The issue of a ‘No Deal’ Brexit has been raised during the Conservative Party Leadership Election, which has prompted a number of constituents to write in concerned about this. I just want to make it very clear that in my view a ‘No Deal’ Brexit would cause huge disruption and damage to our economy. I have consistently worked with colleagues to act against ‘No Deal’ and a ‘Hard Brexit’. A ‘No Deal’ exit in March and April was avoided because of the actions we took, such as:
- Ensuring Parliament would have control over the Brexit process by requiring Parliamentary approval for the Withdrawal Agreement.
- Developing a procedure and timetable should the Withdrawal Agreement be rejected. This gives opportunities for the House of Commons to amend the Government’s Brexit motions and have its say.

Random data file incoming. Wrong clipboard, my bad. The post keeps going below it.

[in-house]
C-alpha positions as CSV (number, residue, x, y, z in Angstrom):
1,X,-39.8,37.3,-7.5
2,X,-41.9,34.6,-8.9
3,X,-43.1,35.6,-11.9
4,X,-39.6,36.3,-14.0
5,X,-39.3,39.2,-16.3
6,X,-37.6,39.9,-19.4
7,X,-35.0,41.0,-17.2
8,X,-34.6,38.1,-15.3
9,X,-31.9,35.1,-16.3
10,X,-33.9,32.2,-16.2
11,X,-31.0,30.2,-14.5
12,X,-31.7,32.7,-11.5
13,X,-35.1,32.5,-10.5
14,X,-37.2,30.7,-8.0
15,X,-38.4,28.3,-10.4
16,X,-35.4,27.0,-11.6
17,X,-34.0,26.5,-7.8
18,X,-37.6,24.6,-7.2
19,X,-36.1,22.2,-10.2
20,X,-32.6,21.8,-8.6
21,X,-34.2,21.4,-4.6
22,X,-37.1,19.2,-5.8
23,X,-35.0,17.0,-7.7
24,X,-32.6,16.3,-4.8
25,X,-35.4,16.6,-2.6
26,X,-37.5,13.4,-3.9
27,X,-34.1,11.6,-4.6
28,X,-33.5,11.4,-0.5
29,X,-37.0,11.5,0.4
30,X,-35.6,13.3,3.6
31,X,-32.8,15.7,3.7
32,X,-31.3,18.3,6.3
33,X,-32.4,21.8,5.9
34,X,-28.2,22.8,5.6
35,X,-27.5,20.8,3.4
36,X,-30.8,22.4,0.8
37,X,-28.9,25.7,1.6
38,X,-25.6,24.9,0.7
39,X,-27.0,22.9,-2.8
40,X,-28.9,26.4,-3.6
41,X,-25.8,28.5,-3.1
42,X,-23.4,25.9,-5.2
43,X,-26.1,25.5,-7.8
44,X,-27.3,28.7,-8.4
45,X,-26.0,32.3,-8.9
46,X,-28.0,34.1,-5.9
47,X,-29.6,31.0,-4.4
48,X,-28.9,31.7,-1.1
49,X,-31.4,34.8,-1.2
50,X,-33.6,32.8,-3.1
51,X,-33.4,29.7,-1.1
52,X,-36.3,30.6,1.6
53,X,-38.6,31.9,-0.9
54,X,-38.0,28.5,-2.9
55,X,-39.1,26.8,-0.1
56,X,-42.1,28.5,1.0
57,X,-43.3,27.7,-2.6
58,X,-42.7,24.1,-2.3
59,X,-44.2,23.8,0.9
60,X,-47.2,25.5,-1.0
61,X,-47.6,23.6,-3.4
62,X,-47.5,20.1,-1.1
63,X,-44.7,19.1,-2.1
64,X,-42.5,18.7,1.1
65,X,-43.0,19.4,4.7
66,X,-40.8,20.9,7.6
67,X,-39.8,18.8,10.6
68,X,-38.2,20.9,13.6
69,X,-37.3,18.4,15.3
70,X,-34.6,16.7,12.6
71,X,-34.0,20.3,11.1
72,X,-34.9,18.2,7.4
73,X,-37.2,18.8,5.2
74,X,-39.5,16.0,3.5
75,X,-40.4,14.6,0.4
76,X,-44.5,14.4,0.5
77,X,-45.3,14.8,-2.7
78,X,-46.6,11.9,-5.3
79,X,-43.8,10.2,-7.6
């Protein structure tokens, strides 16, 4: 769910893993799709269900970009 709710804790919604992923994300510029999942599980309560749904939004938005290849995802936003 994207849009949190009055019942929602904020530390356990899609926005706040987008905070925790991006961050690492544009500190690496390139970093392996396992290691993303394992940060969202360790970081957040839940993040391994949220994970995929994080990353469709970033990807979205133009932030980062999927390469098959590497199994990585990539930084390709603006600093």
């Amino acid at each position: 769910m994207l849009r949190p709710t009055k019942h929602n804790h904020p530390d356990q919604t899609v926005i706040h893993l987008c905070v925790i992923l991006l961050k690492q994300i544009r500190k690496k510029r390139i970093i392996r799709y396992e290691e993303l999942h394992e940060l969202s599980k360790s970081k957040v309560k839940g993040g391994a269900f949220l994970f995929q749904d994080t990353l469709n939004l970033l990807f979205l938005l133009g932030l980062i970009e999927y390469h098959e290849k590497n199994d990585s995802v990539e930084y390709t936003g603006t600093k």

- Ensuring that Article 50 could be extended, firstly by amending the Withdrawal Act allow “exit day” to be changed, and secondly by persuading the Prime Minister to bring a vote on extension. This avoided ‘No Deal’ in March and April.
- Leading Parliamentary debates on the EFTA/EEA model and on Customs Arrangements in the hope of finding a consensus for the future relationship.
- Despite being a Minister, I did not follow a three-line whip and refused to vote for a motion that would effectively approve of ‘No Deal’.
The House of Commons has demonstrated on numerous occasions that it will not accept ‘No Deal’. However, the real question which must be resolved is what ‘No Deal’ is replaced with. This is because ‘No Deal’ is the legal default unless replaced by something else.
There are three ways to avoid ‘No Deal’. Approve a deal, revoke Article 50, or extend Article 50. For my own part, I was one of few Conservative MPs to vote for the motion entitled ‘revocation instead of No Deal’, I have voted for extension twice, and a deal three times.
I shall continue to keep my promise to my constituents and oppose ‘No Deal’ and a ‘Hard Brexit’ and I will continue to make this case to whomever is our next Prime Minister.